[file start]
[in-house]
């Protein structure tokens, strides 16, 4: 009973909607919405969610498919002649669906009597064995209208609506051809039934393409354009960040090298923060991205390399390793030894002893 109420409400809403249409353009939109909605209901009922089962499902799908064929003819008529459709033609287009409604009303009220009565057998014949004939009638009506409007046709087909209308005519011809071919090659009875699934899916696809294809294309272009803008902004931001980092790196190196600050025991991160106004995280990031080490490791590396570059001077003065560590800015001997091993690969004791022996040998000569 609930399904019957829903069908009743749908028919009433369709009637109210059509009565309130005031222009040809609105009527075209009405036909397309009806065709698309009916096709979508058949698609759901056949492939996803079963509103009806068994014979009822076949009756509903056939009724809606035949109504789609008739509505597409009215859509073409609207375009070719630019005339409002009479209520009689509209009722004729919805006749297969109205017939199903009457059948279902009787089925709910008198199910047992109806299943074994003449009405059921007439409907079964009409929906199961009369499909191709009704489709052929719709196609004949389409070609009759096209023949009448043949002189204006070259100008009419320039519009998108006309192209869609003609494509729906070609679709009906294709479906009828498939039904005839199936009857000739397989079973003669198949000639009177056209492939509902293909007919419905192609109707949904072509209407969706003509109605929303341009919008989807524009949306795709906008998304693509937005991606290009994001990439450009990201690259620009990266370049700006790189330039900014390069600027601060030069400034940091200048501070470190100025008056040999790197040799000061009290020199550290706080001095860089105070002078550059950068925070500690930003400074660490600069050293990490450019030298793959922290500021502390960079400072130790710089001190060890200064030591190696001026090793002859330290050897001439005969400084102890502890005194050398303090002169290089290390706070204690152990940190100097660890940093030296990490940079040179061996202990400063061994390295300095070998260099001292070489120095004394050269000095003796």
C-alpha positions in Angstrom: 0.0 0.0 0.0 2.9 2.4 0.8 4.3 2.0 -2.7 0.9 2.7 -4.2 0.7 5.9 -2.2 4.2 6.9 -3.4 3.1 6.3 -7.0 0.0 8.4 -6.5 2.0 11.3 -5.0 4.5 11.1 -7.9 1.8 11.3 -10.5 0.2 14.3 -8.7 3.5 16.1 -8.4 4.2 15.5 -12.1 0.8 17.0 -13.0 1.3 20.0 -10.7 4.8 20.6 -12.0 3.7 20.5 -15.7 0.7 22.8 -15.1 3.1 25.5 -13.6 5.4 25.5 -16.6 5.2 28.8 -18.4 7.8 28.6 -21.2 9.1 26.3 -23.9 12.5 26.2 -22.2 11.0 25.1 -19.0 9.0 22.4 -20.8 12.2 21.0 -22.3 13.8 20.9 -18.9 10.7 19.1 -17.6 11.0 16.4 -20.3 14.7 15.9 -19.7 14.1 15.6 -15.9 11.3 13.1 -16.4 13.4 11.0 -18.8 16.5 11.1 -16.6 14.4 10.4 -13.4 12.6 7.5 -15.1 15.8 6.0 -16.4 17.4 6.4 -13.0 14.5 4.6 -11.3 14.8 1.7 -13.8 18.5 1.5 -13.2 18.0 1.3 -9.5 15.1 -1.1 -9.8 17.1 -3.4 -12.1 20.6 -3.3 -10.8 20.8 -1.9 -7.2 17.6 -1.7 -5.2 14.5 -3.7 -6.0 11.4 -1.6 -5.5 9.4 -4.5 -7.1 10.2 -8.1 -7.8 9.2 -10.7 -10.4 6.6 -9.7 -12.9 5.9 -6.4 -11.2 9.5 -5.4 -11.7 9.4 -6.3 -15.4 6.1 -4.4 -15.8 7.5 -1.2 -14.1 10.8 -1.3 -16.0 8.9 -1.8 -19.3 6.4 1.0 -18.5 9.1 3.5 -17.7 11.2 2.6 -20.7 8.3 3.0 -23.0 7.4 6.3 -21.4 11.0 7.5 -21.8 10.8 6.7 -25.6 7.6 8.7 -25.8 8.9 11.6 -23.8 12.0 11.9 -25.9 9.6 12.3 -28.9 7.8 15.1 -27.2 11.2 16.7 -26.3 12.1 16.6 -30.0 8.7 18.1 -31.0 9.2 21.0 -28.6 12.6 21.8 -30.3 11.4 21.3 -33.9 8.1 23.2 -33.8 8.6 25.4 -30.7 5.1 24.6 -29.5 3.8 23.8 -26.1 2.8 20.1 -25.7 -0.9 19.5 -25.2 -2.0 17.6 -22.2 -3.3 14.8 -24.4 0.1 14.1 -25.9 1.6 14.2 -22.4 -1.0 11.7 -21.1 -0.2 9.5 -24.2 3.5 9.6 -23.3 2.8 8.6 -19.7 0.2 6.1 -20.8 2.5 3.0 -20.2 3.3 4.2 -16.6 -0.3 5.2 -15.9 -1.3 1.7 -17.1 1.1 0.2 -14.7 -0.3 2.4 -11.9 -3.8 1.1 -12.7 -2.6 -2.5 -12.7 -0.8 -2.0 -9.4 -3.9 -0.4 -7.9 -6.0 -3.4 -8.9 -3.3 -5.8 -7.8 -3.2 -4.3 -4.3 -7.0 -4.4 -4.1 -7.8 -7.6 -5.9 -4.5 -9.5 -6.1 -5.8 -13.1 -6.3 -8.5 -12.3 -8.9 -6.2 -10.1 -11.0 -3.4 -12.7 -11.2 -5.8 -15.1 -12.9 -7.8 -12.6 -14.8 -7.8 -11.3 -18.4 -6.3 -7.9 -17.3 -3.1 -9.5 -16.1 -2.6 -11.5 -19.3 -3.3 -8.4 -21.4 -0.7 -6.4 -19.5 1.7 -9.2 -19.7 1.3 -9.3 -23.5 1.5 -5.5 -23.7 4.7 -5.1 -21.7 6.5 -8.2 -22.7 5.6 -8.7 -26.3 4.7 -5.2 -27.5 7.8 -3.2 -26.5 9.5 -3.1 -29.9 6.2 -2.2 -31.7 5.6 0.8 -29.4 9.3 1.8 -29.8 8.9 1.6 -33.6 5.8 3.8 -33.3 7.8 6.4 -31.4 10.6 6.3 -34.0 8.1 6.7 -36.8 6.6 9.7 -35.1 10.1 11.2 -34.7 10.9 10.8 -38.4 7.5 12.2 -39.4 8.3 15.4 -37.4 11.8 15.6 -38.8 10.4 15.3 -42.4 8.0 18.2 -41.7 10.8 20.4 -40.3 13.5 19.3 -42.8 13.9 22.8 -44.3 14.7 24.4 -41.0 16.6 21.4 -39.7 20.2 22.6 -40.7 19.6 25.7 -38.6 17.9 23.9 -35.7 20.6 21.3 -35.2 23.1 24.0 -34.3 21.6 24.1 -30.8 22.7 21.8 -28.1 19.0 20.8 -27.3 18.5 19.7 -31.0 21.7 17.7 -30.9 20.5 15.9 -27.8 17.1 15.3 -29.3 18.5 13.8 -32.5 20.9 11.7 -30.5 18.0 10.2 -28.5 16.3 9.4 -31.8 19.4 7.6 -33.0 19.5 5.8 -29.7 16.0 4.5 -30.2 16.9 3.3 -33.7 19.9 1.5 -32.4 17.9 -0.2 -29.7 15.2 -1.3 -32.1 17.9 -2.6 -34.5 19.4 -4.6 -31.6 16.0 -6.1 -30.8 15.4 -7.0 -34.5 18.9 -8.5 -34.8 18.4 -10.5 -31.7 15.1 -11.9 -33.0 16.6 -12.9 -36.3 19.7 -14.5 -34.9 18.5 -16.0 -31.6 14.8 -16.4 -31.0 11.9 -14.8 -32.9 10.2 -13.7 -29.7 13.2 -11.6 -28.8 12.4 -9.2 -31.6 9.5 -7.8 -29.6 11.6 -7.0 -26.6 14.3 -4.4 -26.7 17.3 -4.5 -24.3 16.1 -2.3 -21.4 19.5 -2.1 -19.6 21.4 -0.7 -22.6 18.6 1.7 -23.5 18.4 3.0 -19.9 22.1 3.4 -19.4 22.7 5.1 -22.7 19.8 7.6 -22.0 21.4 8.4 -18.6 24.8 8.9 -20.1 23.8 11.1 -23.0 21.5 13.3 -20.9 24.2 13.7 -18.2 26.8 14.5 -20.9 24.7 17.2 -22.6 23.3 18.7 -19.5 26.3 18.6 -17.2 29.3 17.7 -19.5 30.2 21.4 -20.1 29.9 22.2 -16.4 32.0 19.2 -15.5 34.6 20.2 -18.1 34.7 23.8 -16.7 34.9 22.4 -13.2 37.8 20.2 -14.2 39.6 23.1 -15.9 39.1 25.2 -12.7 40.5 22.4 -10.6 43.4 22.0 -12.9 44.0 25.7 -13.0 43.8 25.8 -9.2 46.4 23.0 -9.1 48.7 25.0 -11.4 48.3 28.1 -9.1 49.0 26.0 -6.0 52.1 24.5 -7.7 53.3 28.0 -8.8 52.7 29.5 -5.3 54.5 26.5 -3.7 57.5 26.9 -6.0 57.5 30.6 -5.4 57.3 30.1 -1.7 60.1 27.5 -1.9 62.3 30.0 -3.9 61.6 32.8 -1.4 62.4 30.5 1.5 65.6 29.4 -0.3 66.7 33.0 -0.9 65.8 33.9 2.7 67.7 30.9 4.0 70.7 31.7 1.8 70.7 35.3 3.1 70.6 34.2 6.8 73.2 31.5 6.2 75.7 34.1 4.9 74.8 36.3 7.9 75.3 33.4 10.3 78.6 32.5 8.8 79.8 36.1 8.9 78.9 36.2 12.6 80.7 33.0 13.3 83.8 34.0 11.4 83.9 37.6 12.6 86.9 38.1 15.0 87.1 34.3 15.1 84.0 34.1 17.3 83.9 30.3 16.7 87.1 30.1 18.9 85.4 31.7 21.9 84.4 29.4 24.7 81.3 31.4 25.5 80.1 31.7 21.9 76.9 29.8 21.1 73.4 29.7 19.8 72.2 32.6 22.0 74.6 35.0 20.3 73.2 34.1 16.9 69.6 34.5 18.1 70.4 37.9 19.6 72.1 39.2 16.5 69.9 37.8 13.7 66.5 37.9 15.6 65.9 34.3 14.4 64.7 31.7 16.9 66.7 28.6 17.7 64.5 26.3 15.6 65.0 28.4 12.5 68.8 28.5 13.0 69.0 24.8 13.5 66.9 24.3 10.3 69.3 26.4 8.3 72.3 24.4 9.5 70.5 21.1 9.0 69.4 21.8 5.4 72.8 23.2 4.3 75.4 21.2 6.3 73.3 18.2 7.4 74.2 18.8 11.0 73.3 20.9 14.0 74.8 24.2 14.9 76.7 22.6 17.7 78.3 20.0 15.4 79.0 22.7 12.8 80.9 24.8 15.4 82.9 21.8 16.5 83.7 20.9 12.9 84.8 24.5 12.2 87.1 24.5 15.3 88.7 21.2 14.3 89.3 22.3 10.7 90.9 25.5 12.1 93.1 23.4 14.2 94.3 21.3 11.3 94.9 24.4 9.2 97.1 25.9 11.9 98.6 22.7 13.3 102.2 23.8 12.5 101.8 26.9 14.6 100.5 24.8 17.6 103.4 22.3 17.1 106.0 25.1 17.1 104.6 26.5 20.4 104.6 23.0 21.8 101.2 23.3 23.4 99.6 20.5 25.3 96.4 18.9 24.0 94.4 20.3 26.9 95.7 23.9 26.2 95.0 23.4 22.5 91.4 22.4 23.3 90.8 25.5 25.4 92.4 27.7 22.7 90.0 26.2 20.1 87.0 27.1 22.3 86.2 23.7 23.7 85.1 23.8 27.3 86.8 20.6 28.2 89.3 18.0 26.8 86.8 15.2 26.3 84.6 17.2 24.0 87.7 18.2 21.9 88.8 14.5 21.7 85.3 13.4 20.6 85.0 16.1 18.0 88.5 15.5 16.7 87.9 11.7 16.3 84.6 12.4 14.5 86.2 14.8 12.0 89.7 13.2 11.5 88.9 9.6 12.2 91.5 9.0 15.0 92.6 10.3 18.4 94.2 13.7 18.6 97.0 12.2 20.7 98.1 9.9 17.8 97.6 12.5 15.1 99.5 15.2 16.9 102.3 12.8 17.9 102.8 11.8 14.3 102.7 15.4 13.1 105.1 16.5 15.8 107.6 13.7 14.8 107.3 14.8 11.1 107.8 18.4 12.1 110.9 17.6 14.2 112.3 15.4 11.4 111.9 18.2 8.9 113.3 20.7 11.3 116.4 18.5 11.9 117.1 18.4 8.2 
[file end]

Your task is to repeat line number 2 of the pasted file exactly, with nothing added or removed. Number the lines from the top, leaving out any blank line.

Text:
């Protein structure tokens, strides 16, 4: 009973909607919405969610498919002649669906009597064995209208609506051809039934393409354009960040090298923060991205390399390793030894002893 109420409400809403249409353009939109909605209901009922089962499902799908064929003819008529459709033609287009409604009303009220009565057998014949004939009638009506409007046709087909209308005519011809071919090659009875699934899916696809294809294309272009803008902004931001980092790196190196600050025991991160106004995280990031080490490791590396570059001077003065560590800015001997091993690969004791022996040998000569 609930399904019957829903069908009743749908028919009433369709009637109210059509009565309130005031222009040809609105009527075209009405036909397309009806065709698309009916096709979508058949698609759901056949492939996803079963509103009806068994014979009822076949009756509903056939009724809606035949109504789609008739509505597409009215859509073409609207375009070719630019005339409002009479209520009689509209009722004729919805006749297969109205017939199903009457059948279902009787089925709910008198199910047992109806299943074994003449009405059921007439409907079964009409929906199961009369499909191709009704489709052929719709196609004949389409070609009759096209023949009448043949002189204006070259100008009419320039519009998108006309192209869609003609494509729906070609679709009906294709479906009828498939039904005839199936009857000739397989079973003669198949000639009177056209492939509902293909007919419905192609109707949904072509209407969706003509109605929303341009919008989807524009949306795709906008998304693509937005991606290009994001990439450009990201690259620009990266370049700006790189330039900014390069600027601060030069400034940091200048501070470190100025008056040999790197040799000061009290020199550290706080001095860089105070002078550059950068925070500690930003400074660490600069050293990490450019030298793959922290500021502390960079400072130790710089001190060890200064030591190696001026090793002859330290050897001439005969400084102890502890005194050398303090002169290089290390706070204690152990940190100097660890940093030296990490940079040179061996202990400063061994390295300095070998260099001292070489120095004394050269000095003796």